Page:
One of the more common requirements for web applications is to be able to run background tasks. Batch processing, scheduled tasks, and long-running processes are all common in modern applications. The issue with running these on IIS is that it consumes one of the precious threads dedicated to serving content and the process may be interrupted by an app pool recycle. There are, of course, some tricks to push off app pool recycles until your task has completed, but ideally we’d like to run the task outside of IIS. WebJobs were created to provide this capability. Developers can call out to a WebJob via a messaging system such as Storage Queues or Azure Service Bus and have it complete the task while the main application continues on.
The advantages to such a system are numerous:
WebJobs were the first attempt to solve this problem. WebJobs have built-in triggers for a number of different events inside of Azure: storage queues, blobs, service bus queues, topics and schedule triggers. This means that it is possible, even easy, to set up a WebJob that monitors a blob storage account for new items. Upon discovering a new item, it will be launched to process it. Scott Hanselman gives a great example on his blog of using a WebJob to resize an image.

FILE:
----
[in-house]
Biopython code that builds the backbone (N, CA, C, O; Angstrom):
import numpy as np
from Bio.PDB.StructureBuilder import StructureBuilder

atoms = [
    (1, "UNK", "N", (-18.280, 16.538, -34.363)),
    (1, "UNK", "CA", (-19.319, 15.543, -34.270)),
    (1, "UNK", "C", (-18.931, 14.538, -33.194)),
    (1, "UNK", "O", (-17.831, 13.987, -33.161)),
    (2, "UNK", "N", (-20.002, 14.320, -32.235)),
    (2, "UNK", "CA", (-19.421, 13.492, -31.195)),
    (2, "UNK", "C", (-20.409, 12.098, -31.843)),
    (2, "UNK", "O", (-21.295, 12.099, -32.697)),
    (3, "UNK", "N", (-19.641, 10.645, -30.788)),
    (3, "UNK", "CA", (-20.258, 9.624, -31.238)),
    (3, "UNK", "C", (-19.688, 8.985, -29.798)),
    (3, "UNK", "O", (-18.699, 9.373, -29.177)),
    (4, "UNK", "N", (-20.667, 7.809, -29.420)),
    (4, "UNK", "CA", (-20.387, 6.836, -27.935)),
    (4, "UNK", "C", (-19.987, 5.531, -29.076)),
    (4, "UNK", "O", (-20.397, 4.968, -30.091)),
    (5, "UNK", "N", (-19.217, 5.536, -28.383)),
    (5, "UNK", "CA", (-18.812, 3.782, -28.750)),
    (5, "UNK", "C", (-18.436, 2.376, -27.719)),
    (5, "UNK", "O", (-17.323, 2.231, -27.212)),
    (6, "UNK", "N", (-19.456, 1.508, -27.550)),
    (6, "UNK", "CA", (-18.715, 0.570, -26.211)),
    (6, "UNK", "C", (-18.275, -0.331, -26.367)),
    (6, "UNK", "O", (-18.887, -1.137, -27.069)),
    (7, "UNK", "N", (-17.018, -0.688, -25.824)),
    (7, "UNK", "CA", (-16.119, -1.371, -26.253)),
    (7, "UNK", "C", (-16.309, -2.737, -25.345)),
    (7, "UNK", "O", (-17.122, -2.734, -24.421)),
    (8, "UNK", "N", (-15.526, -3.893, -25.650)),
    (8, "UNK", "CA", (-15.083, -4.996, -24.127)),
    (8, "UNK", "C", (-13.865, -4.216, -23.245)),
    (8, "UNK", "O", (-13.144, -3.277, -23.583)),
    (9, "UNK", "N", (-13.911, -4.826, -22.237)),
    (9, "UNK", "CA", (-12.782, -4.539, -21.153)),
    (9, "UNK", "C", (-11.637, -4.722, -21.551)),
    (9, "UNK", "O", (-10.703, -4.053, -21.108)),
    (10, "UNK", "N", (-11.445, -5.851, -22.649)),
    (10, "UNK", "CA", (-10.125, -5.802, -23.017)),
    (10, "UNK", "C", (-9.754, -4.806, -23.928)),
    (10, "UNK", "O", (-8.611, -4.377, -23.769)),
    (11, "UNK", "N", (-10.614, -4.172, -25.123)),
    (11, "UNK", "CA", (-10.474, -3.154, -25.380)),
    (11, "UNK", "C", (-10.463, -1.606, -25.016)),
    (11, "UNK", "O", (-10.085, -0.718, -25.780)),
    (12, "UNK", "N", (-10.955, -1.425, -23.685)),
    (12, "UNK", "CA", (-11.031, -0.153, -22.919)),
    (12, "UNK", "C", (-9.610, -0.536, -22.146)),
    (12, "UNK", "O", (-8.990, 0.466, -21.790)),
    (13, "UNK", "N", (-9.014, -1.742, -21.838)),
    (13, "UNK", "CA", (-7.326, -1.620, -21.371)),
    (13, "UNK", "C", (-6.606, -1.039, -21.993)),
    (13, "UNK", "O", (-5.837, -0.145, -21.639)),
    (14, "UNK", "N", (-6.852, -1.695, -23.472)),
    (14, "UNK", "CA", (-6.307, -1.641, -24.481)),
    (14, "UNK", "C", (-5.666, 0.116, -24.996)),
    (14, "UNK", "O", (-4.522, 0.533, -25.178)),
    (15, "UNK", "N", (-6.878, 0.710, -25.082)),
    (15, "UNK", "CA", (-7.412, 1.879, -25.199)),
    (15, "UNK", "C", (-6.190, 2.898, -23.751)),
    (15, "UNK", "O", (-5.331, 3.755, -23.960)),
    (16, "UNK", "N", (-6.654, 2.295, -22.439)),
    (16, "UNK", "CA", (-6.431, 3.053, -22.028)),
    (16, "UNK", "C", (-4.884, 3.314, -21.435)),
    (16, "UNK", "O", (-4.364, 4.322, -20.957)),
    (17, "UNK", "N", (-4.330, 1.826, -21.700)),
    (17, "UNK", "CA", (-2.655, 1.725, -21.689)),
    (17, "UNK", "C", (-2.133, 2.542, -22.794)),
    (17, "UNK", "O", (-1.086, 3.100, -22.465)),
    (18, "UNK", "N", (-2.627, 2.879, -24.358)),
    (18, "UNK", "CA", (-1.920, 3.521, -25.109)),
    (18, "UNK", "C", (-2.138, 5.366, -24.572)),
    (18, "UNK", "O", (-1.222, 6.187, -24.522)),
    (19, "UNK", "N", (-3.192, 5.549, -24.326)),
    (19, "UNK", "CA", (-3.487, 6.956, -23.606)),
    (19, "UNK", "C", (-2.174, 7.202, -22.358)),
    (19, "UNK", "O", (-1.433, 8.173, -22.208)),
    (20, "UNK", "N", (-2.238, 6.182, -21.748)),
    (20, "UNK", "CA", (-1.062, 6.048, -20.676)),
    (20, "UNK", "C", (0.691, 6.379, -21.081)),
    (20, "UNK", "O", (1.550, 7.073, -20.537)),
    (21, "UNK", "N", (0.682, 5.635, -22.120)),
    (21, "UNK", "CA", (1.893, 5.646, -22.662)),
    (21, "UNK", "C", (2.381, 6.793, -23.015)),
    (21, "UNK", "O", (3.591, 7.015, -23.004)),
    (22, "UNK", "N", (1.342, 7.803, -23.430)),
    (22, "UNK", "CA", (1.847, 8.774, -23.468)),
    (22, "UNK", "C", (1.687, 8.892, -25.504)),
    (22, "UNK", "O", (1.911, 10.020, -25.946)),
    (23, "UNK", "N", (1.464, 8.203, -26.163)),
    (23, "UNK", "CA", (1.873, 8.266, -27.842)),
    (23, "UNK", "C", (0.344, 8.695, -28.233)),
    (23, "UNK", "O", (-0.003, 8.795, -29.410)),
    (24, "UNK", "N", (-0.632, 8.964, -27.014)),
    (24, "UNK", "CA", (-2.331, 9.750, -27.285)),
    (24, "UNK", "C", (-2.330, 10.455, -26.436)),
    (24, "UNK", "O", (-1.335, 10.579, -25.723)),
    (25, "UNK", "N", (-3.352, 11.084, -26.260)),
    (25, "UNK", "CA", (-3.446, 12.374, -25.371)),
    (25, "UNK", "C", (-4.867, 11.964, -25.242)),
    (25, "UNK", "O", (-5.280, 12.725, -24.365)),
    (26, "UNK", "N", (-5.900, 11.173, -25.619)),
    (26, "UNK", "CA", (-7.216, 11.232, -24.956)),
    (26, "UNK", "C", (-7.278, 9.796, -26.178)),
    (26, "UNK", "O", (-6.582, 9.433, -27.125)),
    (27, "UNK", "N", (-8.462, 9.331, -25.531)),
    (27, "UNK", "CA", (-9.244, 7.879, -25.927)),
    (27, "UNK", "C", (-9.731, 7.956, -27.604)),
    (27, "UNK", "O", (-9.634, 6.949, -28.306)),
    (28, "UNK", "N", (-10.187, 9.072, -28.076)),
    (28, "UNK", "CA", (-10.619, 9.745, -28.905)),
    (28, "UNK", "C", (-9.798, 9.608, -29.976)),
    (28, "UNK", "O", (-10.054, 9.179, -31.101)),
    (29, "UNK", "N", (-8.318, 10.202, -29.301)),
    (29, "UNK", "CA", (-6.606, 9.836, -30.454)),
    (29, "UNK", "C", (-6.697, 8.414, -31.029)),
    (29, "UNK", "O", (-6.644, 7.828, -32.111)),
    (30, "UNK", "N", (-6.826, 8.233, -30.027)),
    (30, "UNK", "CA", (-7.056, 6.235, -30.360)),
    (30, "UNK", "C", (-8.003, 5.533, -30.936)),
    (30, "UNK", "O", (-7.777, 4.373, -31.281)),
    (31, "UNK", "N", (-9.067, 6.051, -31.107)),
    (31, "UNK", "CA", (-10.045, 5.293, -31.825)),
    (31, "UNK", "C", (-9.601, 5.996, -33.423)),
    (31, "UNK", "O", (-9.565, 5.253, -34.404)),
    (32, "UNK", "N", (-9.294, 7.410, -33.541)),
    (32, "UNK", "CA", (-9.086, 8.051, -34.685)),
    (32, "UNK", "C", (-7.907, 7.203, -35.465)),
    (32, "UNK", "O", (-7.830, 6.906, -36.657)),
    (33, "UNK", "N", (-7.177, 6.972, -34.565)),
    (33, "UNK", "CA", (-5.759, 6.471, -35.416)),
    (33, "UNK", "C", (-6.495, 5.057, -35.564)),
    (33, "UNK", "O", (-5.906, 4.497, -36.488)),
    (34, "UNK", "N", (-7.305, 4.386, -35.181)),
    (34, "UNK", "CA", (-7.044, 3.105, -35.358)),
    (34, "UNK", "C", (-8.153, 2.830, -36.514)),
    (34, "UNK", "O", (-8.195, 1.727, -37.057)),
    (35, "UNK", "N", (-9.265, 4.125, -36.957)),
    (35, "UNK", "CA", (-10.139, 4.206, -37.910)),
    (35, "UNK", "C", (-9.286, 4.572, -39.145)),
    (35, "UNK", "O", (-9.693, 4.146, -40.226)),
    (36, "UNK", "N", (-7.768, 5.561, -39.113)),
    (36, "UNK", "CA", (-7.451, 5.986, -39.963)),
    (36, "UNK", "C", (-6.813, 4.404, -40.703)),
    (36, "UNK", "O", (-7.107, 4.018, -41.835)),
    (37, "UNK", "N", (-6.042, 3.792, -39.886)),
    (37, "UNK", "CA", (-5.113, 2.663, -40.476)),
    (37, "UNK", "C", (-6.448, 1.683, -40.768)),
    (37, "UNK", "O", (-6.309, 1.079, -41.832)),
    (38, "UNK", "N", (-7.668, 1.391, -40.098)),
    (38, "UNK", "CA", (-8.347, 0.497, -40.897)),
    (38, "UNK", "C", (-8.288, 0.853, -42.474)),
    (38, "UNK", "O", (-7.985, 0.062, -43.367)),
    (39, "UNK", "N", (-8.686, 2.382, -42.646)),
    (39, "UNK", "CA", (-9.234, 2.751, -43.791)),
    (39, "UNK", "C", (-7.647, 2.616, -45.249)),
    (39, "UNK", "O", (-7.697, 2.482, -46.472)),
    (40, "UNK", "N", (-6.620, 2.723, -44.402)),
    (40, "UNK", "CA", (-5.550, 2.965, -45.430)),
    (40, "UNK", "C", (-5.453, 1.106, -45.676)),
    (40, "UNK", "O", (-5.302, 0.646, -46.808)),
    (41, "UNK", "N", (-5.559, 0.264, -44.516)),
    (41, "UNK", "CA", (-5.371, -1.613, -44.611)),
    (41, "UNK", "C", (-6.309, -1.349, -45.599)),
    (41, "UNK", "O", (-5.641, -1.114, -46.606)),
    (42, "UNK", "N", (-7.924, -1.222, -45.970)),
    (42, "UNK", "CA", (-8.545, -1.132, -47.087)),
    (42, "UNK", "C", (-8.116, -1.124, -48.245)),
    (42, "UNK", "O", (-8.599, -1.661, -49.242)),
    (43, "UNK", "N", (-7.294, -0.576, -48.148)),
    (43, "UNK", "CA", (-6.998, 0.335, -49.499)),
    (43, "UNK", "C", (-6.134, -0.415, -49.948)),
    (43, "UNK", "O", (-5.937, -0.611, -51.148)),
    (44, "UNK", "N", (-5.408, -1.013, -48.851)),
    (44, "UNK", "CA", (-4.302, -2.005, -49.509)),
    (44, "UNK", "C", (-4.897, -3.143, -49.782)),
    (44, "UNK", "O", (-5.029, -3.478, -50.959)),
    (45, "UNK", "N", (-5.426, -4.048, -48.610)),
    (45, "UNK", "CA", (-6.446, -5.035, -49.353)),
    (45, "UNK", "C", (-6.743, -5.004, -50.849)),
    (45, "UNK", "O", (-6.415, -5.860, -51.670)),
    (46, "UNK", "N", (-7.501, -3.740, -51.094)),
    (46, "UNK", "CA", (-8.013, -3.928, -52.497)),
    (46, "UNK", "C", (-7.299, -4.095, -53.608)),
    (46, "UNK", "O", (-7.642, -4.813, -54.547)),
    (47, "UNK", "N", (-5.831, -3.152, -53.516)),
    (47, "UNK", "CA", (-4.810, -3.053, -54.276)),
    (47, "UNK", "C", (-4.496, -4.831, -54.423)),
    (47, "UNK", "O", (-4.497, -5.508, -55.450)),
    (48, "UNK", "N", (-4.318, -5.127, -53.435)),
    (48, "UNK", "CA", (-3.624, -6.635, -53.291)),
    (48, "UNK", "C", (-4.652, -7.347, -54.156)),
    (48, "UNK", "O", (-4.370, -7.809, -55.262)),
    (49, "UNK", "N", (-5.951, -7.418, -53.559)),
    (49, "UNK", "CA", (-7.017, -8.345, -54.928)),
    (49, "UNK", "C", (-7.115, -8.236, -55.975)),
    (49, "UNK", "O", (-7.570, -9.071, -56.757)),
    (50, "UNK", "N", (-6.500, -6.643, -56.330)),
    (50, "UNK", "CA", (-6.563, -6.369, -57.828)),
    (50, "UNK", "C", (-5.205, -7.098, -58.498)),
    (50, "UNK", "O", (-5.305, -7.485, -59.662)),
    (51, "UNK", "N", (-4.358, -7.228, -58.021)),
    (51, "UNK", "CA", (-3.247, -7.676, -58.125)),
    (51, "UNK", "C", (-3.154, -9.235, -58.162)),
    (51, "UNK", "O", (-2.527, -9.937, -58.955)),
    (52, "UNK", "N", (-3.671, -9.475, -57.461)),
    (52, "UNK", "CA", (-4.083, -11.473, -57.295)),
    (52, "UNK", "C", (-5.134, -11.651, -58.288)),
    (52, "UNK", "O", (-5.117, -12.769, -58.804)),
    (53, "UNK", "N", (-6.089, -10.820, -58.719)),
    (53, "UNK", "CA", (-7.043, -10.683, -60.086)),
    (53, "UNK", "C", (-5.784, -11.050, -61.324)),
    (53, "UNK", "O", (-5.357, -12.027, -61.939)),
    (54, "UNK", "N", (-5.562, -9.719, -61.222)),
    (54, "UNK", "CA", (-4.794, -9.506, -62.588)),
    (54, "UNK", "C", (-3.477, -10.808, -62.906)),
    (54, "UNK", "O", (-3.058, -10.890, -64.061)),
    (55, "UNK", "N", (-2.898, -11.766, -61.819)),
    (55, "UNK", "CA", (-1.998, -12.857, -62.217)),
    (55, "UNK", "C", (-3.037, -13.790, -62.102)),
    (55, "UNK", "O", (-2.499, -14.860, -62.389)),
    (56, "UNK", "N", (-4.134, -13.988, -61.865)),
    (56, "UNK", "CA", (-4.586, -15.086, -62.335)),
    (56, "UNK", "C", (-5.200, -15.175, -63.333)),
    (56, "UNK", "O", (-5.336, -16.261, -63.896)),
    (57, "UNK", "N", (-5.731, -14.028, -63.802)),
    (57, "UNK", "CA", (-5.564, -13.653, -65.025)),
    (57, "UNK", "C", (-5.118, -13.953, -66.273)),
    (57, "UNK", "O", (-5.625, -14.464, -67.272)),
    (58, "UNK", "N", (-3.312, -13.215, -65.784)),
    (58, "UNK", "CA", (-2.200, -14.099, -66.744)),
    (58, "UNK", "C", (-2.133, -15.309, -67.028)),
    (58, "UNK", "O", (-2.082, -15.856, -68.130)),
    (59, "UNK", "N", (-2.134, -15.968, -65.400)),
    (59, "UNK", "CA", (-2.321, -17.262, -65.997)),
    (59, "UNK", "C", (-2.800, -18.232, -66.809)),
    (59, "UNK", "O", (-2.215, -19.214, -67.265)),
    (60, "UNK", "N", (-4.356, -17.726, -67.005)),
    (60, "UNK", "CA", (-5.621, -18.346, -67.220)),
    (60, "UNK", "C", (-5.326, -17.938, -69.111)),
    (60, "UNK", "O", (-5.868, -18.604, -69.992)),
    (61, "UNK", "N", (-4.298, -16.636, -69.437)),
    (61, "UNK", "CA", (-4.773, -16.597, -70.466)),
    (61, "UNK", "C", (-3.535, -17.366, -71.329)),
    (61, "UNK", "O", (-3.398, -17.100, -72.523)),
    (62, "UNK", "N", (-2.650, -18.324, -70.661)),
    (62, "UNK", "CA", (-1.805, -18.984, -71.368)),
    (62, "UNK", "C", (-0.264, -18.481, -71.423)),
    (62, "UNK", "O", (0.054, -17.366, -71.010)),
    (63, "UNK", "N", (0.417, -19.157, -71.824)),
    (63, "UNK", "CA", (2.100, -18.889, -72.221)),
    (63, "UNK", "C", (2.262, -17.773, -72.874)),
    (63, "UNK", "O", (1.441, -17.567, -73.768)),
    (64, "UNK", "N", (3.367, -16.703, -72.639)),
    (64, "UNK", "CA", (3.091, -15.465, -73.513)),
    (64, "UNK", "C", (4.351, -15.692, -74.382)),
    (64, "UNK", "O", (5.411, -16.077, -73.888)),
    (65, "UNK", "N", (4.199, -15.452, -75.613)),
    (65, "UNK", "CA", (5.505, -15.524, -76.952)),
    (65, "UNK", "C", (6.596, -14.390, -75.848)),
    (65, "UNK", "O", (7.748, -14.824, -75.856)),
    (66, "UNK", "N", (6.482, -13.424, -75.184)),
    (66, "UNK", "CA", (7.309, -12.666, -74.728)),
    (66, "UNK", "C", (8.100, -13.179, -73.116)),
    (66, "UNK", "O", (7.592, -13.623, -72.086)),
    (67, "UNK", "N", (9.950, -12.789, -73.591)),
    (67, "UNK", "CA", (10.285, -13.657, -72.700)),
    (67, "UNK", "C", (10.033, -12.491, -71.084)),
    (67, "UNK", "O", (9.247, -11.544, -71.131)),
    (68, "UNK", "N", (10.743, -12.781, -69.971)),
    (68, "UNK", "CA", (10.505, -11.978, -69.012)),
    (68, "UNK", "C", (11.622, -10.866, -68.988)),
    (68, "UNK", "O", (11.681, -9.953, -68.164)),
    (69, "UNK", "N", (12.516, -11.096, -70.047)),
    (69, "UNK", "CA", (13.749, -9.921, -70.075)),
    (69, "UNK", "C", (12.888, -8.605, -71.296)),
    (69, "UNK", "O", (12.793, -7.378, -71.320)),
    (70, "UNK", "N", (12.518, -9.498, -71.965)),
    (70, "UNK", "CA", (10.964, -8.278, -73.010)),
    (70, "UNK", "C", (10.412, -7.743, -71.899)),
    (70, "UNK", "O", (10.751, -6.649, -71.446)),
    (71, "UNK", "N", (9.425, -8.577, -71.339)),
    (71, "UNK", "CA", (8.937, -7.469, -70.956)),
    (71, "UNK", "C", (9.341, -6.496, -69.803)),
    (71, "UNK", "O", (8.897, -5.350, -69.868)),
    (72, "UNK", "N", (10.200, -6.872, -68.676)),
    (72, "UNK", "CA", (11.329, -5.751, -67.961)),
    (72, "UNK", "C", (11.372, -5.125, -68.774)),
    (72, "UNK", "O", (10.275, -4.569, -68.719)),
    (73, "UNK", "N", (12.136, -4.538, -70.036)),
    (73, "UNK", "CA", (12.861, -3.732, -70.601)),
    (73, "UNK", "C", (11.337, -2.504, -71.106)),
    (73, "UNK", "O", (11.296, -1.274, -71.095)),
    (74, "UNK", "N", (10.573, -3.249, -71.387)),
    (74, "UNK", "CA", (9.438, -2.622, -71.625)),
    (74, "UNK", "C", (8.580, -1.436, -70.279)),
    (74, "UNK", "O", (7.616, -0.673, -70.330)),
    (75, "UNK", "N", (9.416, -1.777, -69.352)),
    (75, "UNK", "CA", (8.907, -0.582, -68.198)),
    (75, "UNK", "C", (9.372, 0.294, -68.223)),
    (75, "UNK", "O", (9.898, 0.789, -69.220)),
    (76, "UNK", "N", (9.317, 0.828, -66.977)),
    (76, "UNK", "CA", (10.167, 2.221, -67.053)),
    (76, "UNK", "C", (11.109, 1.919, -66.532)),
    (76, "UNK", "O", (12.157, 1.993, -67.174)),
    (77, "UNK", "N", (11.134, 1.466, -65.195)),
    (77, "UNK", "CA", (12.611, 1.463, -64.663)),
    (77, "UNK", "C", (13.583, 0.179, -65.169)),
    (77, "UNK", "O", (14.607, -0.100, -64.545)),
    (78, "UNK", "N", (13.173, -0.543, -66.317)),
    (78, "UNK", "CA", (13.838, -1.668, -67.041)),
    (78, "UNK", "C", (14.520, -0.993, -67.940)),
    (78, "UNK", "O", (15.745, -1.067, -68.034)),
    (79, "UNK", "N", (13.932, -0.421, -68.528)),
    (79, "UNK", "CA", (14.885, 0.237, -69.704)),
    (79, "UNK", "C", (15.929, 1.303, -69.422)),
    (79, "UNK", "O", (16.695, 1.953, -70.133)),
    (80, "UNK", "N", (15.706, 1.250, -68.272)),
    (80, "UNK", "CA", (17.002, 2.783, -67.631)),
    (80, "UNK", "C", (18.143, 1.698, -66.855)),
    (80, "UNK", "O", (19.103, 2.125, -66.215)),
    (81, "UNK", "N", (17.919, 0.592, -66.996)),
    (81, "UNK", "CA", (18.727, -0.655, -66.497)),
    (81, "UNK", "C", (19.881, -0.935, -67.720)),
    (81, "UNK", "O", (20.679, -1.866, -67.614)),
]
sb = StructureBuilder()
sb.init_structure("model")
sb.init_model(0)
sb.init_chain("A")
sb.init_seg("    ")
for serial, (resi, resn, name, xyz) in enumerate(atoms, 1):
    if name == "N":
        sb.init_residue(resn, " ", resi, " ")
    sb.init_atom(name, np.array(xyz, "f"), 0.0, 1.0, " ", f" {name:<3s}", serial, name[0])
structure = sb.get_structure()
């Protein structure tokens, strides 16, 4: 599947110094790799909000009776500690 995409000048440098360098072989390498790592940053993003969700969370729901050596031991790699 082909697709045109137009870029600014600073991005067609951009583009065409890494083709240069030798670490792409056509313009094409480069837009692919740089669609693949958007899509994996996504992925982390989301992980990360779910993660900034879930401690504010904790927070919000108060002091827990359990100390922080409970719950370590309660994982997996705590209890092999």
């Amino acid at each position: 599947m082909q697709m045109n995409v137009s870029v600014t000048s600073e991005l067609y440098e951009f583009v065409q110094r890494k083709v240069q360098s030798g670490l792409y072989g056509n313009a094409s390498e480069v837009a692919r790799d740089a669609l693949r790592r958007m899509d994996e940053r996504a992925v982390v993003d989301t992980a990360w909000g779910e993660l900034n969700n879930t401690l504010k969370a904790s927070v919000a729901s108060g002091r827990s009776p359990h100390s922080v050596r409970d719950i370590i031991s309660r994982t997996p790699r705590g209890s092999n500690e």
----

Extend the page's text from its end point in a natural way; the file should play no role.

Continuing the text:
In order to run WebJobs, you’ll need to already be running an App Service plan. For most people looking to add onto an existing hosting plan, this is a given and there is no additional cost; however the same resources are used, so creating a WebJob will sap some of the performance from the App Service. You can run multiple WebJobs in an App Service.
Deploying WebJobs is quite easy since they deploy using the same infrastructure as any App Service. This allows deploying from source control, FTP, or even Dropbox (but please don’t do that). Deploying from Visual Studio is also possible (again, please don’t do that), although you’re much better off deploying from a continuous build tool such as TeamCity or Visual Studio Team Services (VSTS).
Azure Functions take the concepts from WebJobs and expand on them in some interesting ways. First, Functions enable a whole raft of new trigger types. It is now possible to trigger on such things as Cosmos DB’s change feed, Event Hubs and WebHooks. As a web developer, the HTTP trigger is one of the most interesting. HTTP triggers enable builing an entire website or web application entirely with triggers.
HTTP triggers also unlock the ability to build very small webooks that can be deployed at a very low cost. For instance, Azure Functions are well suited for building a simple Slack bot, or a service for GitHub integration. or to be slotted into a workflow automation service like IFTTT or Logic Apps.